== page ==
How to Check Your Vehicle for Frame Damage

3 Minutes Read

Knowing how to check for frame damage to your vehicle has been in an accident is vital to protecting yourself and others. Even a minor fender bender can cause lasting frame damage that turns your vehicle into a hazard on the road. It can increase the cost of maintaining your car by putting excessive stress on parts of the vehicle that aren’t designed to handle it. Luckily, there are some tell-tale signs to check for after you’ve been in an accident to determine if you have vehicle frame damage that needs repair.

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Your Vehicle's Frame is its Skeleton and Support

A vehicle’s frame (also known as a chassis) is the underlying support structure, akin to skeleton, on which the various components of the car rest. Older cars typically have a body-on-frame construction, where the body’s skeleton is connected to a rectangular frame that holds the wheels, suspension system, drive train, and other components. Most newer vehicles use a unibody construction, which unites the body and frame components into a single structure. Many components of your car rely on being attached to a precise spot on a car’s frame to properly function, meaning that it’s not safe to drive a car with a bent or broken frame.

Related: Can Car Frame Damage Be Repaired?

How to Check for Frame Damage

Any car accident can bend or break your vehicle's frame, even if your car doesn't exhibit any visible signs of damage. After an accident, your car could be misaligned and suffer from other problems that may put you in danger while driving. If you don't know how to check for frame damage, you may not discover it until you’re in danger on the road. Here are some expert tips on how to evaluate your vehicle for auto frame damage.

Out of Alignment

One way to tell that your car has frame damage is if you notice that it’s newly out of alignment while driving. Your car’s wheels are attached to its frame, so if the frame is bent, it can introduce bias into your car’s movement. If you’re driving in a straight line but notice that your car veers on its own to the left or right, it’s likely that your car has vehicle frame damage.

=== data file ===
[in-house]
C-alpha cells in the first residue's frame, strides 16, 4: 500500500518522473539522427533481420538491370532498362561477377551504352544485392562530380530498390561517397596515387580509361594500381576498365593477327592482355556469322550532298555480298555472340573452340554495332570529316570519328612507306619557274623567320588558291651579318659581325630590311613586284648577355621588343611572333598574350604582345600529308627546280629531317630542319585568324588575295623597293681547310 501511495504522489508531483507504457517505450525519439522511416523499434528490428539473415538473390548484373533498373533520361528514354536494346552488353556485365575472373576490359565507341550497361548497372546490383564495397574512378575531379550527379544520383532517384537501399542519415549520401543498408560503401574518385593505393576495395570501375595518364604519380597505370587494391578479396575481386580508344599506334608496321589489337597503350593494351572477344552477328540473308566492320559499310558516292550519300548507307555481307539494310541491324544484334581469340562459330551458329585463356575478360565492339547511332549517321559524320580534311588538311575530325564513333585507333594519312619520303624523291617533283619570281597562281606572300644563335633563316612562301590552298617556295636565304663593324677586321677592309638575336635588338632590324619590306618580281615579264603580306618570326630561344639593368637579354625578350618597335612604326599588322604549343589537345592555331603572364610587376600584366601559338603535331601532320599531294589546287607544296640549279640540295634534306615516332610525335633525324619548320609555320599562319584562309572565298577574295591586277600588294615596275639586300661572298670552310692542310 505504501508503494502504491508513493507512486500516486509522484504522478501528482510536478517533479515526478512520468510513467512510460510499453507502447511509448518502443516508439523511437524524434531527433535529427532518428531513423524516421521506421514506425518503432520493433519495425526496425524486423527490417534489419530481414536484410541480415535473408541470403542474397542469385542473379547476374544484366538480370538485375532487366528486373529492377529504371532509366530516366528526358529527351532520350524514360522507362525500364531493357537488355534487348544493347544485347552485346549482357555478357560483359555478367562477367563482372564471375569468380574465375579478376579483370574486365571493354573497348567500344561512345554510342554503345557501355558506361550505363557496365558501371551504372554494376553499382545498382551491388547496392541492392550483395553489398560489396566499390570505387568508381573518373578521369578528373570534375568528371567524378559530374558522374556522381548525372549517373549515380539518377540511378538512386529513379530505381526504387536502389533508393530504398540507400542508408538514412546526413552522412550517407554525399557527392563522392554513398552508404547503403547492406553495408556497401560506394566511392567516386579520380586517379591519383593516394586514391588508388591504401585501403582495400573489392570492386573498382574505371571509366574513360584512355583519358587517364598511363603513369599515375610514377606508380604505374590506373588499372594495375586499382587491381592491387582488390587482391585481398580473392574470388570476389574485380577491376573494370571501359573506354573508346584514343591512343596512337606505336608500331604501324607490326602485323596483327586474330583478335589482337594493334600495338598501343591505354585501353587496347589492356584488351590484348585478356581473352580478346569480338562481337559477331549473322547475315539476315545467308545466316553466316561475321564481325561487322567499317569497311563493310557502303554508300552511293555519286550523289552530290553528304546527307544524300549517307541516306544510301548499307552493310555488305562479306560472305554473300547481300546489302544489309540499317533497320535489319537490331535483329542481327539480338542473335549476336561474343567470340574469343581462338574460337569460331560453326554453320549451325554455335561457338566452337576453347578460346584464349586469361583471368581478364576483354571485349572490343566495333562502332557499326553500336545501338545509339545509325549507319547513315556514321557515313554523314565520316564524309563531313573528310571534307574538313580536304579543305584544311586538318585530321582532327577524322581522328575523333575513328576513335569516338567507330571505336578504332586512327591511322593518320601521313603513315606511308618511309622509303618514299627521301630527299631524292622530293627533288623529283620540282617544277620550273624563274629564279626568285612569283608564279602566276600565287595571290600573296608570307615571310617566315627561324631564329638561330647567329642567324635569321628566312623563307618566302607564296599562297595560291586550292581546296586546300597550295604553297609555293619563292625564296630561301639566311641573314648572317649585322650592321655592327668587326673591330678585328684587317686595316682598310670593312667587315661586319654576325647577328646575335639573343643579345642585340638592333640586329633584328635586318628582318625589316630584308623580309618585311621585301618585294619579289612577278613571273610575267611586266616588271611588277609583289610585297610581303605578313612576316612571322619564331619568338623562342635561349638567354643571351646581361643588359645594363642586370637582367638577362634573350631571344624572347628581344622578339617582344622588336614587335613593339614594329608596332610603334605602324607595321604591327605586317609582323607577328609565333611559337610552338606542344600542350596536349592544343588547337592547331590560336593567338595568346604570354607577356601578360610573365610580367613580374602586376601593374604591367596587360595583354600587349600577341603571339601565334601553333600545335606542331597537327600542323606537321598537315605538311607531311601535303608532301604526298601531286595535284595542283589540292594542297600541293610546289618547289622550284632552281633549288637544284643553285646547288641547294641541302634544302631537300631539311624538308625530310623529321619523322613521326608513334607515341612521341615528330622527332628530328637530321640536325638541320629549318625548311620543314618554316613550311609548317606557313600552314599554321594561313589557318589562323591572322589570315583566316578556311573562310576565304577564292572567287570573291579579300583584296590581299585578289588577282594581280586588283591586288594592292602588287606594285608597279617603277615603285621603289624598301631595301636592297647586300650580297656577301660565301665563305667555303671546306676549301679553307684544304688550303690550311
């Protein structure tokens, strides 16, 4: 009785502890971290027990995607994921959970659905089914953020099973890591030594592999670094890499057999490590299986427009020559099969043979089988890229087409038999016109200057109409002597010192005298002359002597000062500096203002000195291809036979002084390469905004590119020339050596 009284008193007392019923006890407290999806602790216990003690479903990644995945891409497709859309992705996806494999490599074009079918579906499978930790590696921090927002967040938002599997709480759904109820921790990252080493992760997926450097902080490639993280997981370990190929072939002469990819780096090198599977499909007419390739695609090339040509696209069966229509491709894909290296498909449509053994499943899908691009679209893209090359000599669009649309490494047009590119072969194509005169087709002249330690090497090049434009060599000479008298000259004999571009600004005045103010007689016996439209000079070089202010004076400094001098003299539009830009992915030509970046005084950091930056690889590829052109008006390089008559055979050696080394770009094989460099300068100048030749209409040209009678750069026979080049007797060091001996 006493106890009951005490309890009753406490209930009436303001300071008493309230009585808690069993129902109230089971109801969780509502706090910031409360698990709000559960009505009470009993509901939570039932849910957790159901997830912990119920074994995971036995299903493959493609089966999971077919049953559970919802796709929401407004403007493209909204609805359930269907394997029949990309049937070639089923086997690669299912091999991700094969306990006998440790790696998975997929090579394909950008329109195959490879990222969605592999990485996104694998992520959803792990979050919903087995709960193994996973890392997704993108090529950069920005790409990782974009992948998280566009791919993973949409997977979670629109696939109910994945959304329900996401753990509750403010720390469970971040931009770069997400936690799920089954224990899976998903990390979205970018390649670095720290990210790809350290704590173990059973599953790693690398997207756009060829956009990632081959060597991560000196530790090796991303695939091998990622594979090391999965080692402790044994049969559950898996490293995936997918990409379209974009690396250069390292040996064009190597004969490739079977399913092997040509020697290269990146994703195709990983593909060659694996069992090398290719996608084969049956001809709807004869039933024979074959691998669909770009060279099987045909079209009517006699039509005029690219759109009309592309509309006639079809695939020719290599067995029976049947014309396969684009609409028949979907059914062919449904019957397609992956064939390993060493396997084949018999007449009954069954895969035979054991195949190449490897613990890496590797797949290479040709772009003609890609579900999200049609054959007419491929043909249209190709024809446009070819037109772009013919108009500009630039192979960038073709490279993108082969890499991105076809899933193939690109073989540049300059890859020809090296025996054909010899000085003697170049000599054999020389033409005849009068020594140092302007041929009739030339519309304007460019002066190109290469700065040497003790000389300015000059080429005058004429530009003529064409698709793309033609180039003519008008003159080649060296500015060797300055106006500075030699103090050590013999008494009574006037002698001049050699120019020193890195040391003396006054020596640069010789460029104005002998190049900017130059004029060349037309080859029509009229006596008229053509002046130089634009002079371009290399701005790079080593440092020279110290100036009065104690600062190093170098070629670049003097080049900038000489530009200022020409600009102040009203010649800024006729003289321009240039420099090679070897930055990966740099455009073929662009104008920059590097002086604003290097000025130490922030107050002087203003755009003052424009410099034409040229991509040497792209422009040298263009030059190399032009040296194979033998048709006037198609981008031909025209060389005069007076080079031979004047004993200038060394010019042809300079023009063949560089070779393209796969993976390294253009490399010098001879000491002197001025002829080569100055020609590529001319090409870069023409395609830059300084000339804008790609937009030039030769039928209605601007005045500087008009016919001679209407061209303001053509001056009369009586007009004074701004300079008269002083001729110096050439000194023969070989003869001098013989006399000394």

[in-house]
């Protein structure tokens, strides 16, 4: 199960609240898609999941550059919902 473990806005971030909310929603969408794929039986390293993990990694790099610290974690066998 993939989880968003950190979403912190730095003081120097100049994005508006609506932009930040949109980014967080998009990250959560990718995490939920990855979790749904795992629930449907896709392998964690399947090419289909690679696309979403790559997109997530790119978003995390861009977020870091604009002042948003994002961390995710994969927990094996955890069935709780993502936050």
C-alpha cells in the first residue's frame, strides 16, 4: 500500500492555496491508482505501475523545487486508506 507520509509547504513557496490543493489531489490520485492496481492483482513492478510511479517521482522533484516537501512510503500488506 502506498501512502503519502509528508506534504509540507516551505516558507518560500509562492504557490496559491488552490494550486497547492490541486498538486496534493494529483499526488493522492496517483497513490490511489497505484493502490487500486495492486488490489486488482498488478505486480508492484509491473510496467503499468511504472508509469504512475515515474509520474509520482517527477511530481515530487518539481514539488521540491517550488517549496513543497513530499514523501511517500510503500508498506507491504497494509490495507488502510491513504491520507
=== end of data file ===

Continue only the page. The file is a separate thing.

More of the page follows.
Uneven Tire Tread

If you notice that your car’s tread is wearing unevenly, it is an indicator of underlying frame damage. Your car’s tires are precisely aligned with one another, and if the frame holding them is bent in any way, the wear pattern will shift. The reason for this is that with a bent frame, a different part of the tire will make more contact with the road.

Gaps in the Vehicle's Body

Your car’s body has some gaps between its components, such as the door, fender, hood, and even the windows. If the space is uneven between these parts or if there is apparent damage from one part hitting another, that’s an indication that the frame underneath them has been damaged.

Doors Don't Open or Close Properly

With frame damage, your car’s door, hood, trunk, and windows may not open or close properly. If you notice that they don’t open or close fluidly after an accident, it could be a sign of underlying frame damage.

Unbalanced Wear on Shocks and Suspension

Your car’s shock and suspension system are meant to hold the tremendous weight of your car. As a result, any damage to your car’s frame can displace its weight, causing the shock and suspension system to wear down faster. 

Creaking or Squeaking Noises

Your car should normally run like a dream, but you’ll hear squeaking after an accident if parts of your car are touching that shouldn’t be. Frame damage can cause this to happen and will accelerate wear on the affected parts of your vehicle.

Did an Auto Accident Damage Your Vehicle's Frame?

It’s vital to learn how to check for frame damage after an accident. Many people think that if their car has frame damage, it can’t be repaired, but this simply isn’t true. At Flagstaff Collision Center, we have the skilled technicians and specialized tools to successfully repair the frame of your vehicle. Contact us today to set up an appointment so we can get your car safely back on the road again!

Michael Whittemore